• Choosing a less busy parallel road or path where it exists may be a safer option.


  1. Gab says:

    It is true that Aust Roads does support shared paths but there are strict conditions that need to be met. The shared paths that Manningham had originally proposed were too narrow and the sloping footpaths exceeded the gradient limit of 3%. Shared paths are okay in open areas such as parklands where there are no cars. One problem that is never discussed is the danger to cyclists from cars crossing the paths when exiting from resident driveways.

  2. Dudded says:

    Governments are only giving lip service to the safety of cycling……Its all too hard. Painting white lines on a kerb side without any protective barrier is irresponsible. Australia’s car population is growing faster than it’s human population. According to the motor vehicle census the number of registered passenger vehicles in Australia has increased by 43 per cent since the turn of the century. This compares with an increase of just 27 per cent in the human population

  3. Jerry Attrick says:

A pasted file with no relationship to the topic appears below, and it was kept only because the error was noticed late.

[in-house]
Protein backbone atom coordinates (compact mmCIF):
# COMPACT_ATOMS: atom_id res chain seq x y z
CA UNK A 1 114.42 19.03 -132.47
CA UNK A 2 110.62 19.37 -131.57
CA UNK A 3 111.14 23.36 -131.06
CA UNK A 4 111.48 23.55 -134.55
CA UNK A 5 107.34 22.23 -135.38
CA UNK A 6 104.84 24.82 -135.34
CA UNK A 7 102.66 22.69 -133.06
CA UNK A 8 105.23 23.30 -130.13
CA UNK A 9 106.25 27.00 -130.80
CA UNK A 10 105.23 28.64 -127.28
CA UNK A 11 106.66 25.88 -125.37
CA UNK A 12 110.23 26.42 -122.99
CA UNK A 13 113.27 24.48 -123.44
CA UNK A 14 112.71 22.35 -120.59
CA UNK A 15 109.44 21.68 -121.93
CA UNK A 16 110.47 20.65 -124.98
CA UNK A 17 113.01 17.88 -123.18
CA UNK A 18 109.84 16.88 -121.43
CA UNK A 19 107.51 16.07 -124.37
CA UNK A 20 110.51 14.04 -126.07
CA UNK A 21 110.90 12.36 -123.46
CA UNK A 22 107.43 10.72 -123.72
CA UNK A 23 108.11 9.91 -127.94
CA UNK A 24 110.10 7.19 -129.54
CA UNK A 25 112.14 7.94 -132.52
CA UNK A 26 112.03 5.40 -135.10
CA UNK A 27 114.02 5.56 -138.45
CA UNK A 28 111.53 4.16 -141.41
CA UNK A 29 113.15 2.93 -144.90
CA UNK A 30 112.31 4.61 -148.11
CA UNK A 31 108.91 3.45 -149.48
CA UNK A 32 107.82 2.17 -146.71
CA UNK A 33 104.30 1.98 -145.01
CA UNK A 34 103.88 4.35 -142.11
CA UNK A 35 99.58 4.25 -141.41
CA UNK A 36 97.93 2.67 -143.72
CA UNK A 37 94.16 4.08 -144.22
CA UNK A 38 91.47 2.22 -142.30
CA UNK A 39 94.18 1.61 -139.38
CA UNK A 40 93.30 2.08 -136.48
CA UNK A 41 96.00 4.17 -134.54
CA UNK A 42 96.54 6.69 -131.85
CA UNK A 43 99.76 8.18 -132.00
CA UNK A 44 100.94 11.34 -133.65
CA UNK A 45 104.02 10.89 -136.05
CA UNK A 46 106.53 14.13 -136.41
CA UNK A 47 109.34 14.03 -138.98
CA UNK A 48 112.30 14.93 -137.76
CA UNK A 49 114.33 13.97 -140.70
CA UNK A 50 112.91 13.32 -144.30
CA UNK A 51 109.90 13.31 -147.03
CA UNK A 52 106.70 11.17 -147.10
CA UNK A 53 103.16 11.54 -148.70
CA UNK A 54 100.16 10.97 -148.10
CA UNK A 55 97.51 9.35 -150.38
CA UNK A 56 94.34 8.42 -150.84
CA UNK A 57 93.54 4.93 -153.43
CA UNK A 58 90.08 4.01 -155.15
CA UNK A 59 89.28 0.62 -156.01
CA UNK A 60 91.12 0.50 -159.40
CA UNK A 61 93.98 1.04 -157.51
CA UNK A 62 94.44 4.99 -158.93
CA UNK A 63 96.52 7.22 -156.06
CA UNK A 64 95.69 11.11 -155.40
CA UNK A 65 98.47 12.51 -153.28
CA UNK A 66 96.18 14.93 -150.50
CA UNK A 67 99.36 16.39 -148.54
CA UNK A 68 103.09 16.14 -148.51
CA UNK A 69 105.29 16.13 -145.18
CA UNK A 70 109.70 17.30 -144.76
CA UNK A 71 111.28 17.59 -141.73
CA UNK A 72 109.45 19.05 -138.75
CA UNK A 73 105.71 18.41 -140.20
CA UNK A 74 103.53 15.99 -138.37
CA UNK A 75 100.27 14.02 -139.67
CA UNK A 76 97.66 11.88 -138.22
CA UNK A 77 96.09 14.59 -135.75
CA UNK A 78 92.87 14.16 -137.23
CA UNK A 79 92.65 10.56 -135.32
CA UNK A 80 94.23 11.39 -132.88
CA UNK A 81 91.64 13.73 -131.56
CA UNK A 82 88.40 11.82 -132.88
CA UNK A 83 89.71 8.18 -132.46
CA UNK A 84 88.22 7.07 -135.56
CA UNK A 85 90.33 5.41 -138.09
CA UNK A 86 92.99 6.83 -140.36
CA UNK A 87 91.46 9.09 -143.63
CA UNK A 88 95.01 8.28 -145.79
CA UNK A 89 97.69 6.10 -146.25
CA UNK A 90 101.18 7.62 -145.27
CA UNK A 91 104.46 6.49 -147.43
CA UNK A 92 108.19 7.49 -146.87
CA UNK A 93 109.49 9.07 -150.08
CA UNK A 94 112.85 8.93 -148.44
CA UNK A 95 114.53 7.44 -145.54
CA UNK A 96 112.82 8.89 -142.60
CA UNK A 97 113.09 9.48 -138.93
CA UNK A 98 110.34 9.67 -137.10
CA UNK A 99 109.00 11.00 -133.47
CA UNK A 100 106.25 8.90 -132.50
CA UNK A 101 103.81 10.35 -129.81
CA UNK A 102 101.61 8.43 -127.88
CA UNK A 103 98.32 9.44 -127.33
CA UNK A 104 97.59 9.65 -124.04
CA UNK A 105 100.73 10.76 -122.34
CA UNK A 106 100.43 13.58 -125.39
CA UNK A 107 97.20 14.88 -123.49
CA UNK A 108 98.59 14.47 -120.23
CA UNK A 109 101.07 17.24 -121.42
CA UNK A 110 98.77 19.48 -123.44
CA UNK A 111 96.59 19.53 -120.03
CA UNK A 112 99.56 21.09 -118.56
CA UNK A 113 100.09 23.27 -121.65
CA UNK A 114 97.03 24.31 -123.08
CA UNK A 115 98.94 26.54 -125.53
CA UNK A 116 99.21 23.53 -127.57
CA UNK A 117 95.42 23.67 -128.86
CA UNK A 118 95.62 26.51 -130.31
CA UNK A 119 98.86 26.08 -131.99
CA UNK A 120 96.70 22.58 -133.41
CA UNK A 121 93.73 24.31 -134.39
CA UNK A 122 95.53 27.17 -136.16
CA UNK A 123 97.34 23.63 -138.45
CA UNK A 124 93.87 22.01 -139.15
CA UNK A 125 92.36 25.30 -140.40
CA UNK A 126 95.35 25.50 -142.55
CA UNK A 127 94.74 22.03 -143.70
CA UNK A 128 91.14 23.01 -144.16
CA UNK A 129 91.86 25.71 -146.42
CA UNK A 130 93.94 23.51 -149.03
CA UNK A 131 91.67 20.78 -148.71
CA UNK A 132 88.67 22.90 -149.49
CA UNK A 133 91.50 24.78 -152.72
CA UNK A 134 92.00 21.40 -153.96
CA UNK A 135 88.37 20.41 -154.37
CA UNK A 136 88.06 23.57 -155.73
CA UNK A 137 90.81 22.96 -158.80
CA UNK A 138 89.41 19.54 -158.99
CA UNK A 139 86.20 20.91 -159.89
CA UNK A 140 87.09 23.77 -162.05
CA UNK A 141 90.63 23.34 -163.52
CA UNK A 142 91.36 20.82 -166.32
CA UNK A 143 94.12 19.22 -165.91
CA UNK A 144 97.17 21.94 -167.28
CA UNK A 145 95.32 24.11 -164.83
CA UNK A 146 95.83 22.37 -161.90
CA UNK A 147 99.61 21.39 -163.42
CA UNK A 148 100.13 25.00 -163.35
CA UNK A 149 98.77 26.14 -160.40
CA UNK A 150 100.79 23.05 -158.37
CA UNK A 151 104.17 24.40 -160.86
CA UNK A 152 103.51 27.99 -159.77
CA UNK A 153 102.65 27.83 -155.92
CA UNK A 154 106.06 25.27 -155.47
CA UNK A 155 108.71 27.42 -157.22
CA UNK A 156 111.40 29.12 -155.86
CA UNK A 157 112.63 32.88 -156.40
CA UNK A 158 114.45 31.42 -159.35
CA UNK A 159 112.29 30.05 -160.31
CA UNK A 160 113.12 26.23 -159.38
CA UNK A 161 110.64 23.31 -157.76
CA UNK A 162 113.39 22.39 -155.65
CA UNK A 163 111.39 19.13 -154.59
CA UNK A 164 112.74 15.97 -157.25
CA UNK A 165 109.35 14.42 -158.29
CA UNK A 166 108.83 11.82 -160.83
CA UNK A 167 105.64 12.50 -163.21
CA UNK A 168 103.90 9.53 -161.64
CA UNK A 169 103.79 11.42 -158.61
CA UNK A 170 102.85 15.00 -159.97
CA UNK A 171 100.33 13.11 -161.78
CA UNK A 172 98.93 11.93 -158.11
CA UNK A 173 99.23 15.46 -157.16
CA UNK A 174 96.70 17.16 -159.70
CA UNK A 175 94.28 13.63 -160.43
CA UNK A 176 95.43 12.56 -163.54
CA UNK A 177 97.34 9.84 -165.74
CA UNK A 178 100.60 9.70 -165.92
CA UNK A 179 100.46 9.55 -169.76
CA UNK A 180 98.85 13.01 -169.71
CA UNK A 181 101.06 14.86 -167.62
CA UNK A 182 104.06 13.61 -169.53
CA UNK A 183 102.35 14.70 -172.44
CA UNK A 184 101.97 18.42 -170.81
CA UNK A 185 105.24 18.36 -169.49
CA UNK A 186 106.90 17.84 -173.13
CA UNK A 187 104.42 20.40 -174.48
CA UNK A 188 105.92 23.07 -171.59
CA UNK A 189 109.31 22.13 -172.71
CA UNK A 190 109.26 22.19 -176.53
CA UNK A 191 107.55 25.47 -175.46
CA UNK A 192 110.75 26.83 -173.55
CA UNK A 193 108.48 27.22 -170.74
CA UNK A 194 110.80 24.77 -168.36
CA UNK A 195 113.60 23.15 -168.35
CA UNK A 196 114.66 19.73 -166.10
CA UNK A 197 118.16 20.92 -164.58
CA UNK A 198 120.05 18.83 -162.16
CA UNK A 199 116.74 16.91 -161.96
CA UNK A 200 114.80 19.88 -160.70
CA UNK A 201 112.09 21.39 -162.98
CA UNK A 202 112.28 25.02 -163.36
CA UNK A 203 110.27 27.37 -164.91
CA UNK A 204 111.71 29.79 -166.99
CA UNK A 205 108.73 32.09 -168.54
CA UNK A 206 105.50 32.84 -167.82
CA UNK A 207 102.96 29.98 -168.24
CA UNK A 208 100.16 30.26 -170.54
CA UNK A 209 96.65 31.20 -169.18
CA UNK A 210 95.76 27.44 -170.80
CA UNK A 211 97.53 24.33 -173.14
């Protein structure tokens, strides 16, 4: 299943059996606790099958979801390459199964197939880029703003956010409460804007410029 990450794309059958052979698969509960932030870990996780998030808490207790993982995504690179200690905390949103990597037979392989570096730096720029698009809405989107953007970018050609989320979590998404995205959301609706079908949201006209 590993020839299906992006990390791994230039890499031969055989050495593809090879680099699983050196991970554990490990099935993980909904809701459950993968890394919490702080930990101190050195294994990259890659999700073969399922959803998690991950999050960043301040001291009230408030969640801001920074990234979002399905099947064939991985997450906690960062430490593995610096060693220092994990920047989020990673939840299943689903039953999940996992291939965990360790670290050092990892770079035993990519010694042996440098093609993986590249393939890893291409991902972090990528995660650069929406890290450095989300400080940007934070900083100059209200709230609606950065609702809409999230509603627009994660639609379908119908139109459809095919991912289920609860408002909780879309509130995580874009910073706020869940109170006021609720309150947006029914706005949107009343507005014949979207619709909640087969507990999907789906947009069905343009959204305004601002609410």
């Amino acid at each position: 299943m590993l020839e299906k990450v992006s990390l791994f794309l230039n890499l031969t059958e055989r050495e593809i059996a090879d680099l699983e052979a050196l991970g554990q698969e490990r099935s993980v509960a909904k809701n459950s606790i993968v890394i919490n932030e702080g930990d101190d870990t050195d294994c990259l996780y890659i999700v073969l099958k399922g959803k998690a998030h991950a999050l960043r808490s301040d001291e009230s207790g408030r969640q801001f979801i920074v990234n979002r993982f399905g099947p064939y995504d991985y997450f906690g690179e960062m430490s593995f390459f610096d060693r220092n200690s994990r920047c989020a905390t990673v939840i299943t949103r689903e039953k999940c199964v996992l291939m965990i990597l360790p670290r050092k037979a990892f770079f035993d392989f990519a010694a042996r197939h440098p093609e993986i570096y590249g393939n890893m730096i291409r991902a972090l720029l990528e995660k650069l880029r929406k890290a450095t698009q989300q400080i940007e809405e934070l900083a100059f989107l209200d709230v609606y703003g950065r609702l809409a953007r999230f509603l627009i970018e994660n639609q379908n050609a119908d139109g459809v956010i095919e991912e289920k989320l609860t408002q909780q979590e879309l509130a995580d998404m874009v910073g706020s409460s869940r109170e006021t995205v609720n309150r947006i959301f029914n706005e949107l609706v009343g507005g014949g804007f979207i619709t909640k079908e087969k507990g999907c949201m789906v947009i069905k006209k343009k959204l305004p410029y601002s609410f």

According to the 2016 Census there were 12 (twelve) people who cycled to work in Manningham only 5 (five) more than the 7 (seven) in the 2011 Census. If council were to provide SAFE dedicated bike paths far more people would be riding to work. The Council mode shift plan has been a disaster.

  4. Trish says:

    We have to change this habit of using one litre of petrol to purchase one litre of milk. I have seen young people who live in Whittens Lane, within 500 metres from the corner of Doncaster Road, still use their car to have a prescription filled at My Chemist Wharehouse.

  5. Warren Bayne-West says:

    Due to our poor public transport system, Manningham’s residents are strongly dependent upon car usage.
    Our reliance on cars, buses and trucks (petrol and diesel) as the only mode of transportation has had a detrimental impact on air quality and public health, with the significant release of high levels of carbon monoxide, nitrogen dioxide, sulphur dioxide, volatile organic compounds, benzene and the dangerous particle matter pollution.